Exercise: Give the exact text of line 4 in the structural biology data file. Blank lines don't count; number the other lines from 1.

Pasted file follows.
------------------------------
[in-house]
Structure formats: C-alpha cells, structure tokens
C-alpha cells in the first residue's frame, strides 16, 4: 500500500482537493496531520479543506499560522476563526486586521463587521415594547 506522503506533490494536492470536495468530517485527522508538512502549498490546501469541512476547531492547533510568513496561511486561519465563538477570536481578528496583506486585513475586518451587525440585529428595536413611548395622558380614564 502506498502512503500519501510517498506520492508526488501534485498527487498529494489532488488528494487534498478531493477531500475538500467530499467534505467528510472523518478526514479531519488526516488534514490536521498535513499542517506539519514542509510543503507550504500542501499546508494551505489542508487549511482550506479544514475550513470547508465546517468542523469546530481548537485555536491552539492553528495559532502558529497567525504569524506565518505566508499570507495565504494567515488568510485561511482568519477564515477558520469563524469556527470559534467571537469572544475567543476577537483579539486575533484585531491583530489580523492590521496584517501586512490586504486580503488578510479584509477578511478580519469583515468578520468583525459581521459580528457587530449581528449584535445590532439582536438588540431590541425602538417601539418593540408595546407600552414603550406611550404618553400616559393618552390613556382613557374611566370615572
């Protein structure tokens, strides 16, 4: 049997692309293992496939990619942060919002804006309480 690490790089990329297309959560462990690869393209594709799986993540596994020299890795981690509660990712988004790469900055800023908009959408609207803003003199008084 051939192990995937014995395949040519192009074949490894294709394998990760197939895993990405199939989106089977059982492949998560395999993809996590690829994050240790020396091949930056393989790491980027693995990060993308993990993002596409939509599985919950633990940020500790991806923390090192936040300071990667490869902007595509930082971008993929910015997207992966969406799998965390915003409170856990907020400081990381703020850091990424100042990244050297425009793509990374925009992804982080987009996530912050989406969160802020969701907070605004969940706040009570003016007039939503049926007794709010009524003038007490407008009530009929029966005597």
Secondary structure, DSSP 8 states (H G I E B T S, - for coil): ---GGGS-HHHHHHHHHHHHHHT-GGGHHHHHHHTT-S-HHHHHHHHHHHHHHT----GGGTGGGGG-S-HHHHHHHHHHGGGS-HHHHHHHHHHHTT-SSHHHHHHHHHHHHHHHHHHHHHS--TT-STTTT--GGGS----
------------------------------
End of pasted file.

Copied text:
């Protein structure tokens, strides 16, 4: 049997692309293992496939990619942060919002804006309480 690490790089990329297309959560462990690869393209594709799986993540596994020299890795981690509660990712988004790469900055800023908009959408609207803003003199008084 051939192990995937014995395949040519192009074949490894294709394998990760197939895993990405199939989106089977059982492949998560395999993809996590690829994050240790020396091949930056393989790491980027693995990060993308993990993002596409939509599985919950633990940020500790991806923390090192936040300071990667490869902007595509930082971008993929910015997207992966969406799998965390915003409170856990907020400081990381703020850091990424100042990244050297425009793509990374925009992804982080987009996530912050989406969160802020969701907070605004969940706040009570003016007039939503049926007794709010009524003038007490407008009530009929029966005597």